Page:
Shortly before the latest drills were announced, Taiwan President Tsai Ing-wen met visiting St. Vincent and the Grenadines Prime Minister Ralph Gonsalves, telling him she was moved by his determination to visit despite China’s military pressure. “Prime Minister Gonsalves has expressed in recent days that the Chinese military drills would not prevent him from visiting friends in Taiwan. These statements have deeply touched us,” Tsai said at a welcome ceremony for Gonsalves in Taipei.

It was unclear if Tsai had invited Gonsalves before or after Pelosi’s visit. “We don’t disclose internal planning or communications between governments,” the Taiwanese foreign ministry said.

Beyond the firing of 11 short-range ballistic missiles during the four earlier days of exercises, Chinese warships, fighter jets and drones maneuvered extensively around the island.

Shortly before those drills ended on Sunday, about 10 warships each from China and Taiwan maneuvered at close quarters around the unofficial median line of the Taiwan Strait, according to a person familiar with the situation who is involved with security planning.

Taiwan’s defense ministry said Chinese military ships, aircraft, and drones had simulated attacks on the island and its navy. It said it had sent aircraft and ships to react “appropriately.”

China’s defense ministry meanwhile maintained its diplomatic pressure on the United States, defending its shelving of military-to-military talks in protest at Pelosi’s visit.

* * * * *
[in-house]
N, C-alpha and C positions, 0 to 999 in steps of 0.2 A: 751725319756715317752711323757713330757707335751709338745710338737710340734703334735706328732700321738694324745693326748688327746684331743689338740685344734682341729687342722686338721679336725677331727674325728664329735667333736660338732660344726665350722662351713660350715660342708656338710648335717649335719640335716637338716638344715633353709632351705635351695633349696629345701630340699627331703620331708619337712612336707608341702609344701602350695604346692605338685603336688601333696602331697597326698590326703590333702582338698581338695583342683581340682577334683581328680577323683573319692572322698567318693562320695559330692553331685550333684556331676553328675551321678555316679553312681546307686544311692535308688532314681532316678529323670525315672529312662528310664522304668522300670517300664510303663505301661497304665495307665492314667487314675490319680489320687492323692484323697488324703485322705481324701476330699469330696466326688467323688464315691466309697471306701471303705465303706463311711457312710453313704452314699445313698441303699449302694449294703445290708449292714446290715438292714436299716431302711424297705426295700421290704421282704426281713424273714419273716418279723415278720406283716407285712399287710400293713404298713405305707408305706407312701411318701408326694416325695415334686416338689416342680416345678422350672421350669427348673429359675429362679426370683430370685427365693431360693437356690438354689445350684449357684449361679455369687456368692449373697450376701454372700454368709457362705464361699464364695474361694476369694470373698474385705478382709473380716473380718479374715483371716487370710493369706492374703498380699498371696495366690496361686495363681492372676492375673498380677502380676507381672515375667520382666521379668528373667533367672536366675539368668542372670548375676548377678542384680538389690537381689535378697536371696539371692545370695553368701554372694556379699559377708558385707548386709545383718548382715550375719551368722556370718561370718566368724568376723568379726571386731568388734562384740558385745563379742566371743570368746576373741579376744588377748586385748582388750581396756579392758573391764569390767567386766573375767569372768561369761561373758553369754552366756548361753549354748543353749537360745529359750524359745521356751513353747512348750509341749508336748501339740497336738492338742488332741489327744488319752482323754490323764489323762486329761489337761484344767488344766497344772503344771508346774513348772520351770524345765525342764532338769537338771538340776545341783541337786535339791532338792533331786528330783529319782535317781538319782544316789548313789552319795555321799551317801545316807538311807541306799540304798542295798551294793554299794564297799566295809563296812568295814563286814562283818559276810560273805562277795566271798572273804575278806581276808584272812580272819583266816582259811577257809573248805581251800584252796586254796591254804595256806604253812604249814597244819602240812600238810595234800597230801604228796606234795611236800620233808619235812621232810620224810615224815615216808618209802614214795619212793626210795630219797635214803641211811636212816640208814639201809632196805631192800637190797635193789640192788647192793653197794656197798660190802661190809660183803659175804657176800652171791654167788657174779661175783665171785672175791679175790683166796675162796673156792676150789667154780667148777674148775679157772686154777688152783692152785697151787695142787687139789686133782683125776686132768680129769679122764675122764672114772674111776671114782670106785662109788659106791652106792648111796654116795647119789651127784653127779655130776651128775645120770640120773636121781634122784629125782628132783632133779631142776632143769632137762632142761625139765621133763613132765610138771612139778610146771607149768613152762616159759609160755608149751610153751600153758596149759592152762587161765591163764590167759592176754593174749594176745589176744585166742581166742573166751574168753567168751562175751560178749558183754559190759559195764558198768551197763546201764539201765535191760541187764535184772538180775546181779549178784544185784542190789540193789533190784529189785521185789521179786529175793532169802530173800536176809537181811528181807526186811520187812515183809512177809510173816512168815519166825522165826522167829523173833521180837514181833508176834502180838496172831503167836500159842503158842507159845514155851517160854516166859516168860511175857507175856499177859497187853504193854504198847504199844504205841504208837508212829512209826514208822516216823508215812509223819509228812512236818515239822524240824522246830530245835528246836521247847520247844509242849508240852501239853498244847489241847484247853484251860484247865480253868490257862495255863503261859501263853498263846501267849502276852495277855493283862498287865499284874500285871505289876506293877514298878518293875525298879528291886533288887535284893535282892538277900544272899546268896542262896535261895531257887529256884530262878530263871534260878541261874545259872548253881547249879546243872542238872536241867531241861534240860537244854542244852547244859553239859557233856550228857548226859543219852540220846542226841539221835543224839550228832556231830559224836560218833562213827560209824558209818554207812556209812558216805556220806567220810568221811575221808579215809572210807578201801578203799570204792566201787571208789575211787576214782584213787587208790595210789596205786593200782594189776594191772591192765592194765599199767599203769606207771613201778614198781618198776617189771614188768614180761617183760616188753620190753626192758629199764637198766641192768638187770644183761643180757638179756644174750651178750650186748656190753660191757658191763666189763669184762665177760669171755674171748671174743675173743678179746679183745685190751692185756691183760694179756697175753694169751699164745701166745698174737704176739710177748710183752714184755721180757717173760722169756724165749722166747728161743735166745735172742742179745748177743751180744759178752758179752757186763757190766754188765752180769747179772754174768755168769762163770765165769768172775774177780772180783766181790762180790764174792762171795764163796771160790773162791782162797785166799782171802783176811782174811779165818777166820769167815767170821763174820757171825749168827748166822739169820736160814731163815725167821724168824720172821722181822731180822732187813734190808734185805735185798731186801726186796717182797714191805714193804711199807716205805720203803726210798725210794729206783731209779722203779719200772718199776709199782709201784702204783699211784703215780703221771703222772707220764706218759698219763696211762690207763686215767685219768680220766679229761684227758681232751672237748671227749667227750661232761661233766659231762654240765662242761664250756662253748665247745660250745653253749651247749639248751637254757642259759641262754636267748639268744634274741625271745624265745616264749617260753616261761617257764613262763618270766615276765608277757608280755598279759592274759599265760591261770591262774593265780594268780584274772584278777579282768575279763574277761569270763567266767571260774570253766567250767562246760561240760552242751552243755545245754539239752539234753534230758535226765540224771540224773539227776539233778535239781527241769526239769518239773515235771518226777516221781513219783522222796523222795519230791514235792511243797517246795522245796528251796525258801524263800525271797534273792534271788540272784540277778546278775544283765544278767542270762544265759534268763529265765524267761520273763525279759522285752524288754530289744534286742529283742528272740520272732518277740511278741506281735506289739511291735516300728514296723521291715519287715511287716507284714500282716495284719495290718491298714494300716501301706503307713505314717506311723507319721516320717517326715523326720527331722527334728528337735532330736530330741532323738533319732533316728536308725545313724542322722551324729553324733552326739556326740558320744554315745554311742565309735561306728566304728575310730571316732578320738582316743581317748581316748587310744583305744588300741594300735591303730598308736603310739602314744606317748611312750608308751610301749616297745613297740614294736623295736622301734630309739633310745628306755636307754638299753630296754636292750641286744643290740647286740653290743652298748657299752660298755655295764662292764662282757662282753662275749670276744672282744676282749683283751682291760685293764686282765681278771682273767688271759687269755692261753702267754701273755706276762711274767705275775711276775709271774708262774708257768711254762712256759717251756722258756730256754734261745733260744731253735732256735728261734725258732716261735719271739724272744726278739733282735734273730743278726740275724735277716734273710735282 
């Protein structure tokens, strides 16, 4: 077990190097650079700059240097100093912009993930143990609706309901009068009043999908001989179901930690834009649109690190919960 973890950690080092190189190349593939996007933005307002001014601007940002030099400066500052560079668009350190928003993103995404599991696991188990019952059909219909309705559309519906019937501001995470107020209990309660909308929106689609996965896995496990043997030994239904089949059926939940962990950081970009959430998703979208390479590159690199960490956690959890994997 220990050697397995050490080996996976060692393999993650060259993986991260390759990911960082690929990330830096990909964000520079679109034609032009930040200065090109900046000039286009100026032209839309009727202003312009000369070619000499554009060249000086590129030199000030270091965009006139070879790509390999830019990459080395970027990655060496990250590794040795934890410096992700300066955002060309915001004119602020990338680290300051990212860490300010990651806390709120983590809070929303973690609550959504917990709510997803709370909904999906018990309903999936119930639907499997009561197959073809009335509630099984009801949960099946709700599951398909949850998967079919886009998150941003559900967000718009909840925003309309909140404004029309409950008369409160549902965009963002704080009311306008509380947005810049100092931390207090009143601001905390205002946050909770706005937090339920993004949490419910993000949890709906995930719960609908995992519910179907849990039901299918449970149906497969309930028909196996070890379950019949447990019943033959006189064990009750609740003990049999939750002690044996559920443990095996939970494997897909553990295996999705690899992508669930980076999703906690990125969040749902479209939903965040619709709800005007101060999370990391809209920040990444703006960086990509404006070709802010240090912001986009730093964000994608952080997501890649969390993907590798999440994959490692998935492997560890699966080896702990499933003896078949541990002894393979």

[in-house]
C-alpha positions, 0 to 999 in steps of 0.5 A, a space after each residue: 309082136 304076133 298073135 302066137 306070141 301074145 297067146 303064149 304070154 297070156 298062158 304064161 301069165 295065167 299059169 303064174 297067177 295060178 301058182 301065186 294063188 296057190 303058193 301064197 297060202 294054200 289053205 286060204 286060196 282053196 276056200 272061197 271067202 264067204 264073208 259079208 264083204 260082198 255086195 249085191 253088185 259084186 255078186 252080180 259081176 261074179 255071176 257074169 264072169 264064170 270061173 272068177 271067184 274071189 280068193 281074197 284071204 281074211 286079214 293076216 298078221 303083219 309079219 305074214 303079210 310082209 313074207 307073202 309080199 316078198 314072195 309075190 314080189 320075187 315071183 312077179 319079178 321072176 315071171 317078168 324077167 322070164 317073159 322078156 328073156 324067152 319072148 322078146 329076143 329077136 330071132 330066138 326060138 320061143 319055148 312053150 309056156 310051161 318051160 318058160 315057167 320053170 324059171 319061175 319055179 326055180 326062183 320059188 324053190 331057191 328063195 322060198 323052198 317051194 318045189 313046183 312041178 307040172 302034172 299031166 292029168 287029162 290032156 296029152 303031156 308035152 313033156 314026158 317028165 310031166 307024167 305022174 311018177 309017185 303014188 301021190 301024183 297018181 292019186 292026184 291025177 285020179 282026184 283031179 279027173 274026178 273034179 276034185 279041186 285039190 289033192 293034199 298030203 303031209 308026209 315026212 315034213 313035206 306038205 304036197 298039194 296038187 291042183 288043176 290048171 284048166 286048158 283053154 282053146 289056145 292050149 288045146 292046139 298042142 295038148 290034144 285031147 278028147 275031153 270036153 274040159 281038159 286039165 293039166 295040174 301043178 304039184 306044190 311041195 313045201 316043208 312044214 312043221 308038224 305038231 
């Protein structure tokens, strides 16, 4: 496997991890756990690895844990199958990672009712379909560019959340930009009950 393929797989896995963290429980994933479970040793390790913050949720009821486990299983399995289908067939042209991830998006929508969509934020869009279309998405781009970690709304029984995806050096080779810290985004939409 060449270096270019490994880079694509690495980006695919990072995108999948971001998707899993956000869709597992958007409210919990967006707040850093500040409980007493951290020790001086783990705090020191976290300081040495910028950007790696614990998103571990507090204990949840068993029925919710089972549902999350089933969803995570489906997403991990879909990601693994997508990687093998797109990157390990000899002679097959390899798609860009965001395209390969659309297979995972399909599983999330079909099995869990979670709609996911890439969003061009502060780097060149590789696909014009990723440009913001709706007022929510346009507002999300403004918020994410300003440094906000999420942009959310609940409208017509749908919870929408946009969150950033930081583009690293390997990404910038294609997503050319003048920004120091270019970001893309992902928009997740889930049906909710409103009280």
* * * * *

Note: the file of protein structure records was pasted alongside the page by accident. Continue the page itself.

“The current tense situation in the Taiwan Strait is entirely provoked and created by the US side on its own initiative, and the US side must bear full responsibility and serious consequences for this,” defense ministry spokesman Wu Qian said in an online post.

“The bottom line cannot be broken, and communication requires sincerity,” Wu said.

China called off formal talks involving theater-level commands, defense policy co-ordination and military maritime consultations on Friday as Pelosi left the region.

Pentagon, State Department and White House officials condemned the move, describing it as an irresponsible over-reaction.

China’s cutting of some of its few communication links with the US military raises the risk of an accidental escalation over Taiwan at a critical moment, according to security analysts and diplomats.

One US official noted that Chinese officials had not responded to calls from senior Pentagon officials amid the tensions last week, but that they did not see this as a formal severing of ties with senior figures, such as US Defense Secretary Lloyd Austin.

Asked directly about those reports, defense ministry spokesman Wu said, “China’s relevant counter-measures are a necessary warning to the provocations of the United States and Taiwan, and a legitimate defense of national sovereignty and security.”